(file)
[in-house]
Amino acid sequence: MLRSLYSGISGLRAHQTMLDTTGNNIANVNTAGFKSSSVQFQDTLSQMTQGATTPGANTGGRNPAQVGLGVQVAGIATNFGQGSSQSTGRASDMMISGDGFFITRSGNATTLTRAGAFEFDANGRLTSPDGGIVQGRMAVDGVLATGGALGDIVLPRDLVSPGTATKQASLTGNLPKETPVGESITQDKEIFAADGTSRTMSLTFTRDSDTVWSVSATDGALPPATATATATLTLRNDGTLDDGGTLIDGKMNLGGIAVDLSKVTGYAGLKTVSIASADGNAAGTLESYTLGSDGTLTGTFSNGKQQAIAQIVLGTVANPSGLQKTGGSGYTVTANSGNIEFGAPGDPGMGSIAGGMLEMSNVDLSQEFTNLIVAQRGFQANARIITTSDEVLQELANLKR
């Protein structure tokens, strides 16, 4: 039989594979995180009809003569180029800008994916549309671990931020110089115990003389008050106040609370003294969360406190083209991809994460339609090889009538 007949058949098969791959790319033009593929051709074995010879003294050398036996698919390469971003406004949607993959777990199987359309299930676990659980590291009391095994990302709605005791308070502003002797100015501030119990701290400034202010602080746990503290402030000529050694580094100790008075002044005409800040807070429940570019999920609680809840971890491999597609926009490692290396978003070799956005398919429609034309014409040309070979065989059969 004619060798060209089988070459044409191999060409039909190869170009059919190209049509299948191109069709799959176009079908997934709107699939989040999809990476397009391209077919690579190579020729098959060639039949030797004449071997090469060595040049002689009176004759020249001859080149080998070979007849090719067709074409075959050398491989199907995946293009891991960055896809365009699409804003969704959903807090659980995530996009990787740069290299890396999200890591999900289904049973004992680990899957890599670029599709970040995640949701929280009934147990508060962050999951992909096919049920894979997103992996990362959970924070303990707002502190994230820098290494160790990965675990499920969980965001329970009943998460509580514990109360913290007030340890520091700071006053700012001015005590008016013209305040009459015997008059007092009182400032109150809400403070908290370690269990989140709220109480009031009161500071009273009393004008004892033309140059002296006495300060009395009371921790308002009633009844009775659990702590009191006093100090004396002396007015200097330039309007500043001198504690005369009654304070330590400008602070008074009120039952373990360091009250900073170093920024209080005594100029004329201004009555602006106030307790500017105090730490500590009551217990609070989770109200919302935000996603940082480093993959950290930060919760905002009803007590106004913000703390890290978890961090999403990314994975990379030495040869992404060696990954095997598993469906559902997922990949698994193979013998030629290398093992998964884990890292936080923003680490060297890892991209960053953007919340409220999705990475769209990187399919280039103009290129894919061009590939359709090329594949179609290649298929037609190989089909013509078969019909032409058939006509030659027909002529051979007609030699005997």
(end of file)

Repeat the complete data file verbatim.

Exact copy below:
[in-house]
Amino acid sequence: MLRSLYSGISGLRAHQTMLDTTGNNIANVNTAGFKSSSVQFQDTLSQMTQGATTPGANTGGRNPAQVGLGVQVAGIATNFGQGSSQSTGRASDMMISGDGFFITRSGNATTLTRAGAFEFDANGRLTSPDGGIVQGRMAVDGVLATGGALGDIVLPRDLVSPGTATKQASLTGNLPKETPVGESITQDKEIFAADGTSRTMSLTFTRDSDTVWSVSATDGALPPATATATATLTLRNDGTLDDGGTLIDGKMNLGGIAVDLSKVTGYAGLKTVSIASADGNAAGTLESYTLGSDGTLTGTFSNGKQQAIAQIVLGTVANPSGLQKTGGSGYTVTANSGNIEFGAPGDPGMGSIAGGMLEMSNVDLSQEFTNLIVAQRGFQANARIITTSDEVLQELANLKR
């Protein structure tokens, strides 16, 4: 039989594979995180009809003569180029800008994916549309671990931020110089115990003389008050106040609370003294969360406190083209991809994460339609090889009538 007949058949098969791959790319033009593929051709074995010879003294050398036996698919390469971003406004949607993959777990199987359309299930676990659980590291009391095994990302709605005791308070502003002797100015501030119990701290400034202010602080746990503290402030000529050694580094100790008075002044005409800040807070429940570019999920609680809840971890491999597609926009490692290396978003070799956005398919429609034309014409040309070979065989059969 004619060798060209089988070459044409191999060409039909190869170009059919190209049509299948191109069709799959176009079908997934709107699939989040999809990476397009391209077919690579190579020729098959060639039949030797004449071997090469060595040049002689009176004759020249001859080149080998070979007849090719067709074409075959050398491989199907995946293009891991960055896809365009699409804003969704959903807090659980995530996009990787740069290299890396999200890591999900289904049973004992680990899957890599670029599709970040995640949701929280009934147990508060962050999951992909096919049920894979997103992996990362959970924070303990707002502190994230820098290494160790990965675990499920969980965001329970009943998460509580514990109360913290007030340890520091700071006053700012001015005590008016013209305040009459015997008059007092009182400032109150809400403070908290370690269990989140709220109480009031009161500071009273009393004008004892033309140059002296006495300060009395009371921790308002009633009844009775659990702590009191006093100090004396002396007015200097330039309007500043001198504690005369009654304070330590400008602070008074009120039952373990360091009250900073170093920024209080005594100029004329201004009555602006106030307790500017105090730490500590009551217990609070989770109200919302935000996603940082480093993959950290930060919760905002009803007590106004913000703390890290978890961090999403990314994975990379030495040869992404060696990954095997598993469906559902997922990949698994193979013998030629290398093992998964884990890292936080923003680490060297890892991209960053953007919340409220999705990475769209990187399919280039103009290129894919061009590939359709090329594949179609290649298929037609190989089909013509078969019909032409058939006509030659027909002529051979007609030699005997």